The Johns Hopkins Center for Communication Programs (CCP) led the Health Communication Component (HCC) of USAID’s Maternal and Child Health (MCH) Program in Pakistan. HCC worked with the Lady Health Worker Programme (LHWP) to promote primary health care in Sindh Province.

The Johns Hopkins Center for Communication Programs (CCP) implemented the Health Communication Component (HCC) in 10 districts of Sindh, Pakistan under the USAID’s Maternal and Child Health (MCH) Program.

Tékponon Jikuagou was developed as a response to persistent low rates of family planning uptake in Benin. Tékponon Jikuagou, which means “doing everything possible to prevent infant mortality” in the local language of Adja, aimed to reduce unmet need for family planning through social network interventions, thereby improving healthy timing and spacing of births .The six-year project (2010-2017) was developed by the Institute for Reproductive Health at Georgetown University and managed in collaboration with Plan International and CARE.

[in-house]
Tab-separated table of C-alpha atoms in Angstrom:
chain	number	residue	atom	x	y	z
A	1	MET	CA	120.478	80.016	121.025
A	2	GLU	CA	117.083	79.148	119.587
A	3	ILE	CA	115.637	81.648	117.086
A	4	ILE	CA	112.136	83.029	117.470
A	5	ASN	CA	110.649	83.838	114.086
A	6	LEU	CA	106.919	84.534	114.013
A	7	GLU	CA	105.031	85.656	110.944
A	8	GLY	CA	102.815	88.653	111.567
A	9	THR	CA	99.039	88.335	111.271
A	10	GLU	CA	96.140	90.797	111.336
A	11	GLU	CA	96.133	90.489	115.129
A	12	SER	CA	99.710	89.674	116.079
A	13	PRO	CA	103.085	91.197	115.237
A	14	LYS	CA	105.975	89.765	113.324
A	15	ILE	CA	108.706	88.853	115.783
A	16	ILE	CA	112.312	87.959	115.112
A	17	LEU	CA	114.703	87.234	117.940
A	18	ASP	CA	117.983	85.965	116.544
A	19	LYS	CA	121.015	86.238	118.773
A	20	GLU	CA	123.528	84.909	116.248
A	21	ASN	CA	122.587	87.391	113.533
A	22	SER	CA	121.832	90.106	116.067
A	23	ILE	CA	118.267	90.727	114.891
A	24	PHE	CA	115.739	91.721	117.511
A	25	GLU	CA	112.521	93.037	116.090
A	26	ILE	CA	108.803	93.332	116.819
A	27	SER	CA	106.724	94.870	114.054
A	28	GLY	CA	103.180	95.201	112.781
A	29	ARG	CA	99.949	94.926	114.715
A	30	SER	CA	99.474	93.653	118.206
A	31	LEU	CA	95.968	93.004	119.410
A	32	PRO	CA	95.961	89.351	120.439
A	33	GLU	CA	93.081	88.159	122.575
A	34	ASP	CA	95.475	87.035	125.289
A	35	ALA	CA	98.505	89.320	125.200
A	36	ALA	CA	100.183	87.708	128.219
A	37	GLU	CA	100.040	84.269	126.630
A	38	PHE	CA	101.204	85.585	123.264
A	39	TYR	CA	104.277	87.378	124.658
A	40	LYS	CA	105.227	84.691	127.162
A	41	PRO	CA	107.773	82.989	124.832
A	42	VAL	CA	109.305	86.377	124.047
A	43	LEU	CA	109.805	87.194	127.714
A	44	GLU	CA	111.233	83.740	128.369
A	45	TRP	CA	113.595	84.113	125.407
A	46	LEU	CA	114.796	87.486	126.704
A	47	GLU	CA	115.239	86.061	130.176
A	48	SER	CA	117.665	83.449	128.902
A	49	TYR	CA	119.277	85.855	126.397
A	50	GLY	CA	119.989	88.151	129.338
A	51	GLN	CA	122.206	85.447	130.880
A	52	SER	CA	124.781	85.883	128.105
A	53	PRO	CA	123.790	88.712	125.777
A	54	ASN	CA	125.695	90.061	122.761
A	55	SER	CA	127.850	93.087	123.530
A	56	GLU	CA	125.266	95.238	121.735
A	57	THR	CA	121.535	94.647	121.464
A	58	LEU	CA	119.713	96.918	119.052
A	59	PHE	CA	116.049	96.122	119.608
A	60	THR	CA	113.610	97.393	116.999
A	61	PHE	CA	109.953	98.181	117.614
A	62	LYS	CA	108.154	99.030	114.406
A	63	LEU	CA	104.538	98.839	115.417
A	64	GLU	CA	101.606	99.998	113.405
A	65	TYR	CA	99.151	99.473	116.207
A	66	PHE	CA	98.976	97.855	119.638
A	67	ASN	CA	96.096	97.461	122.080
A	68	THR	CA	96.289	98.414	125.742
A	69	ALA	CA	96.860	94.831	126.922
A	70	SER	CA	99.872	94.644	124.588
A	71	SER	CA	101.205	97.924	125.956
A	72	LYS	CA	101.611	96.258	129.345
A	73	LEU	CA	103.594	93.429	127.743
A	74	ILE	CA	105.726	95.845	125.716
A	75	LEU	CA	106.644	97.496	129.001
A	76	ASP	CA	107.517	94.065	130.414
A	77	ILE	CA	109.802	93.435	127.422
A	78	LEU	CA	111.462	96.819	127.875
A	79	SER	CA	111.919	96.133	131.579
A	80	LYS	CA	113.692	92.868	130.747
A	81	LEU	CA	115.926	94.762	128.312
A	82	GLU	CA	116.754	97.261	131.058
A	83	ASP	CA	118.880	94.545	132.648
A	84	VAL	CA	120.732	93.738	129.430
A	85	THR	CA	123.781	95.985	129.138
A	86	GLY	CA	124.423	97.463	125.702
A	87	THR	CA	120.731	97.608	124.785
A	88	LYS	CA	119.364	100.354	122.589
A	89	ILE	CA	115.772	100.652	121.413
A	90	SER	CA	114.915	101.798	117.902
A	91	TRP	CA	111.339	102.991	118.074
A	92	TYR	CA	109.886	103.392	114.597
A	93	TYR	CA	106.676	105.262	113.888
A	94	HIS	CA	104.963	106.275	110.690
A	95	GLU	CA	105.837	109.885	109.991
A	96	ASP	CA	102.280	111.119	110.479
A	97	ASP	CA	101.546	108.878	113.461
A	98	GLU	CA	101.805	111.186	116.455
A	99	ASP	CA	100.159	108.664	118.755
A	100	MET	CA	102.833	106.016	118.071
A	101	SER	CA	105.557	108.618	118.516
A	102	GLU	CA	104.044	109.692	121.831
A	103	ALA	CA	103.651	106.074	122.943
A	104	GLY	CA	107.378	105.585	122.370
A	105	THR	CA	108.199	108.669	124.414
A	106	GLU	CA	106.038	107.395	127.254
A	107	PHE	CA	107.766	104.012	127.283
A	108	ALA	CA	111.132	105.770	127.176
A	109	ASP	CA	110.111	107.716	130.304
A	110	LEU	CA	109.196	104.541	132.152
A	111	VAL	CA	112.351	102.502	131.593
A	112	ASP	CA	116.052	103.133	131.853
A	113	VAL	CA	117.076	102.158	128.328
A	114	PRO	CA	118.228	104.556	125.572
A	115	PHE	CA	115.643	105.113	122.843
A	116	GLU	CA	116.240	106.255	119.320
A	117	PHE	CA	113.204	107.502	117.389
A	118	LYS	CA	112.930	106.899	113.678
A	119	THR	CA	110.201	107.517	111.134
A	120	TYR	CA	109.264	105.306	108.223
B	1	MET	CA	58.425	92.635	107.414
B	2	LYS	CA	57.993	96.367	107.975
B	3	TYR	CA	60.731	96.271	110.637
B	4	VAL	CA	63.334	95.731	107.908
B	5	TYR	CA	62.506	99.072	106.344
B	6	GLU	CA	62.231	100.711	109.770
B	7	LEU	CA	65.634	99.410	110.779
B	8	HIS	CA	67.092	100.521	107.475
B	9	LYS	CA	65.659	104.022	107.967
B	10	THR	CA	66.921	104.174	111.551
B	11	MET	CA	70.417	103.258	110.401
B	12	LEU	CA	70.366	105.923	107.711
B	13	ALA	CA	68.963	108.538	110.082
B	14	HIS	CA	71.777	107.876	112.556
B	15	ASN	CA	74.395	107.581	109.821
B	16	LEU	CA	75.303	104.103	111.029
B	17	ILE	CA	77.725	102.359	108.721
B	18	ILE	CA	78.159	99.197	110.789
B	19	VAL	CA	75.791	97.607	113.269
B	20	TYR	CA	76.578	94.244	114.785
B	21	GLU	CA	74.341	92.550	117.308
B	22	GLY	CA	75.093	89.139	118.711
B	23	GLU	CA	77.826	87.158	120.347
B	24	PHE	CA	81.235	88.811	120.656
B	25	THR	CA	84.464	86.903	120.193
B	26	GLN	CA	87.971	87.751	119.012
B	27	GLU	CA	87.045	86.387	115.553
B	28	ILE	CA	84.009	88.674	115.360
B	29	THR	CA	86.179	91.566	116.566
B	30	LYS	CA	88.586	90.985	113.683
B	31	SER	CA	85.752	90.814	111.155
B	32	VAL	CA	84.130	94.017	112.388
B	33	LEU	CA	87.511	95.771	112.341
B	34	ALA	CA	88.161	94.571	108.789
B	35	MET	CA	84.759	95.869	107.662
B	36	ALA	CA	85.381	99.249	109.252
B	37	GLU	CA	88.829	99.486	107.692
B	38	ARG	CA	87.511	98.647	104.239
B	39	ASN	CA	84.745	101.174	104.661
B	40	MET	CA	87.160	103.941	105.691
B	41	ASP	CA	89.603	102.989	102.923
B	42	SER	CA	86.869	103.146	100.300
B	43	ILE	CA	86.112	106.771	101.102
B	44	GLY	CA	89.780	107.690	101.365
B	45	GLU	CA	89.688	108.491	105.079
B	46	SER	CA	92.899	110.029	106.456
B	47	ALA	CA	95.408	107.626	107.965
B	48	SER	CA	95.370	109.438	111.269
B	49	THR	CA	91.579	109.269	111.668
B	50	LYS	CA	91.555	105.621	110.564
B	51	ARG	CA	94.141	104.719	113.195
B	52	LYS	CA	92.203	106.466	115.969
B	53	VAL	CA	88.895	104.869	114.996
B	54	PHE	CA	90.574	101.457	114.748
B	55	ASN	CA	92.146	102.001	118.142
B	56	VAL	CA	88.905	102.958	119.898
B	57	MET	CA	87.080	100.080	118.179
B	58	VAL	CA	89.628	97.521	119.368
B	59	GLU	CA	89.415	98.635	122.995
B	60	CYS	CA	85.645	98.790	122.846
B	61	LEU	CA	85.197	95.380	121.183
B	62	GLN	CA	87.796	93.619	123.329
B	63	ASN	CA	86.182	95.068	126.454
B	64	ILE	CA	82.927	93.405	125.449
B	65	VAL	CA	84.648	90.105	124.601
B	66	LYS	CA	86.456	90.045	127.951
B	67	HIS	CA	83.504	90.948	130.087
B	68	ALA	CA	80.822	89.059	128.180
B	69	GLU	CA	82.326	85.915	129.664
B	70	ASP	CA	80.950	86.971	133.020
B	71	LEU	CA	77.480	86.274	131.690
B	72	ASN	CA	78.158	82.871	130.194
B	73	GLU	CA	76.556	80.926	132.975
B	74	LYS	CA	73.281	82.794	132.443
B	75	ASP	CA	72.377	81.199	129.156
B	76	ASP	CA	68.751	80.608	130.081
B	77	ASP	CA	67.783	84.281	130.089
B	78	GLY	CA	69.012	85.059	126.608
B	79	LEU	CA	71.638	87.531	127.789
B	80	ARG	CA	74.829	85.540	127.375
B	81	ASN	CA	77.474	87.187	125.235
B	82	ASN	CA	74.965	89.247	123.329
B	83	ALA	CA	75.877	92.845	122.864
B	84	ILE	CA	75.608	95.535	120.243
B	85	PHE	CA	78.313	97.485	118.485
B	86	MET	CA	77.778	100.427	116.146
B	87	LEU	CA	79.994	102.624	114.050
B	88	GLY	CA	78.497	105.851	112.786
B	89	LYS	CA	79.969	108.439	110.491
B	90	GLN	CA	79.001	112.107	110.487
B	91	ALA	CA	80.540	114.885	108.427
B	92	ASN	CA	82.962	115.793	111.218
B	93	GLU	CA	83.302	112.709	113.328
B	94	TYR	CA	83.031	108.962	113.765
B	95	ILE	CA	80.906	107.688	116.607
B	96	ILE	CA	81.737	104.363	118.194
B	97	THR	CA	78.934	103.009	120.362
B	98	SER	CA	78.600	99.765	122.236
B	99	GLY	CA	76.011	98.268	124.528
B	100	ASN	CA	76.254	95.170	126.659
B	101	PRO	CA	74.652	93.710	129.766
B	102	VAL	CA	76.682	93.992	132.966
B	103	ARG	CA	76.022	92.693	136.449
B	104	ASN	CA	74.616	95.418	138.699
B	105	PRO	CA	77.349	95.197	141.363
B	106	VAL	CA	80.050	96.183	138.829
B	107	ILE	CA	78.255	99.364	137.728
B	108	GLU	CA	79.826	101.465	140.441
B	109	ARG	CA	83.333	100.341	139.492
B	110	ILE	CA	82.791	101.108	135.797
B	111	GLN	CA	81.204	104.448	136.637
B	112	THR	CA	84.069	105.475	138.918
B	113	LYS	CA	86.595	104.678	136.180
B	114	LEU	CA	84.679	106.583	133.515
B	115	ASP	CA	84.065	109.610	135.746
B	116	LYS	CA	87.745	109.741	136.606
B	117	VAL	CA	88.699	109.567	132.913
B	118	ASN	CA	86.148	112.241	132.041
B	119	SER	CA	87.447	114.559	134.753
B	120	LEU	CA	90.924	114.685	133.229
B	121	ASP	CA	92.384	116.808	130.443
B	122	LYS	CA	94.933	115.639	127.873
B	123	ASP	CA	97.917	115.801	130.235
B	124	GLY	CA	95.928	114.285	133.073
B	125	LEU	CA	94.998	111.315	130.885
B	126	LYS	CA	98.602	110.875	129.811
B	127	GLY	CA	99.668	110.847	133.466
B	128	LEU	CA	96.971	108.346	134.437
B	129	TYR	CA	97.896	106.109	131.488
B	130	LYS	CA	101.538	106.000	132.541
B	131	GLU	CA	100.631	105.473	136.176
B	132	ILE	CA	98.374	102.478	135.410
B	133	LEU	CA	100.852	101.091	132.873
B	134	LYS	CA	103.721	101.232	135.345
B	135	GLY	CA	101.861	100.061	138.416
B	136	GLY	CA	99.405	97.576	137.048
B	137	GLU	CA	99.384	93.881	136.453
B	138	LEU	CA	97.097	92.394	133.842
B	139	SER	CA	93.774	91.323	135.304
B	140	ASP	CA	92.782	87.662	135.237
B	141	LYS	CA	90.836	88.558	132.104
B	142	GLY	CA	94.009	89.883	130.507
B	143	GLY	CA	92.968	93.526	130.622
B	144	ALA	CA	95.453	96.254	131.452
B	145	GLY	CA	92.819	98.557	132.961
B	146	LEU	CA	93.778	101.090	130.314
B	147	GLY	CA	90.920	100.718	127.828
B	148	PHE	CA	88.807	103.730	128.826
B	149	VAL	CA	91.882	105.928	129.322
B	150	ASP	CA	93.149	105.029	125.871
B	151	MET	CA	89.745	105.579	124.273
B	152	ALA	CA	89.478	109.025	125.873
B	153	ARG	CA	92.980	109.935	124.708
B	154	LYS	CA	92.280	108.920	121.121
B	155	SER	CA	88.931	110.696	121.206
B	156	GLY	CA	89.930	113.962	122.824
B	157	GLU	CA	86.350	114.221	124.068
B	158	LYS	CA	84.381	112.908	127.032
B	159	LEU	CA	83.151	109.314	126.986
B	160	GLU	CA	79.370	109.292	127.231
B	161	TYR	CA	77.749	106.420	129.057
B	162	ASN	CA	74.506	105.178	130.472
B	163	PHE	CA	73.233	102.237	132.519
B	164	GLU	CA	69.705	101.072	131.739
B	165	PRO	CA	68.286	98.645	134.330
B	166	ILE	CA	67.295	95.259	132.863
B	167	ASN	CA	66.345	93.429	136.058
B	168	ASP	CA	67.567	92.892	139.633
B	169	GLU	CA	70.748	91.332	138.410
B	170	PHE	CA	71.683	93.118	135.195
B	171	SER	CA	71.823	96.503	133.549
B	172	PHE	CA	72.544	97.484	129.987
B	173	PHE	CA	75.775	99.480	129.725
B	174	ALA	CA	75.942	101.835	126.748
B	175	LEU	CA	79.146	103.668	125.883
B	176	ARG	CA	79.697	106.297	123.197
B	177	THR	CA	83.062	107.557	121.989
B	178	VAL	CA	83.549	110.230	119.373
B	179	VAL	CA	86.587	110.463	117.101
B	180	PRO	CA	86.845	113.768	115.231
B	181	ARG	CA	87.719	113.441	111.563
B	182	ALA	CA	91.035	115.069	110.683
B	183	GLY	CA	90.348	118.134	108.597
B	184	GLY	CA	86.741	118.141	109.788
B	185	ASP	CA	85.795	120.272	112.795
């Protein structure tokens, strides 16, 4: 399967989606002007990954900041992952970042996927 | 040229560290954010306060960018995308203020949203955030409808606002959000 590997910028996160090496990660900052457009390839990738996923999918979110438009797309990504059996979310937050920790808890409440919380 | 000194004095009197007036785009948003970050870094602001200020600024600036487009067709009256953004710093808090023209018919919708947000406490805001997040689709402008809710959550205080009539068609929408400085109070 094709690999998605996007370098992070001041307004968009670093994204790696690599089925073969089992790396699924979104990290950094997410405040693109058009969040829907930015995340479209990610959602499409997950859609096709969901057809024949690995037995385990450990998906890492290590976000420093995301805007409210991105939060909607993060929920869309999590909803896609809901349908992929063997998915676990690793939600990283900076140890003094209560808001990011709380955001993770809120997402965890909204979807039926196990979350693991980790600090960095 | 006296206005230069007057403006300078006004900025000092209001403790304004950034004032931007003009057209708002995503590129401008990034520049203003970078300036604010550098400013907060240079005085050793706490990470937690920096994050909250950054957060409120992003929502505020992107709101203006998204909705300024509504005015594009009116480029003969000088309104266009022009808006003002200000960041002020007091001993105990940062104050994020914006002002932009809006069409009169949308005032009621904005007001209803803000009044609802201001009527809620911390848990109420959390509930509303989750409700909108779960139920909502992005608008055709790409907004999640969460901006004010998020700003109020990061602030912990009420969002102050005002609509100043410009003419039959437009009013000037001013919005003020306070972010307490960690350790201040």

Communication for Healthy Living (CHL) was the United States Agency for International Development in Egypt’s (USAID/Egypt) integrated social and behavior change communication activity, implemented from September 2003 to December 2010.

MTV Shuga is a multi-channel campaign focusing on positive sexual health messaging for young people ages 16-25. The central feature of the campaign is an award-winning TV series,  that has been aired in both Kenya and Nigeria, each for two seasons, and is currently being aired in South Africa for its fifth season. The show is viewable throughout Africa (and worldwide) via social media and other sources, and has to date reached an audience of over 720 million, with a social media reach of about 118 million.

In Nepal, the Health Communication Capacity Collaborative (HC3) is working to increase access to modern contraceptives among couples across the country. The Next Generation “Smart Couple” Family Planning Campaign focuses on young, low-parity Nepali couples (those with one or two children) using a multi-channel approach, with high-quality television and radio spots, as well as the use of other media.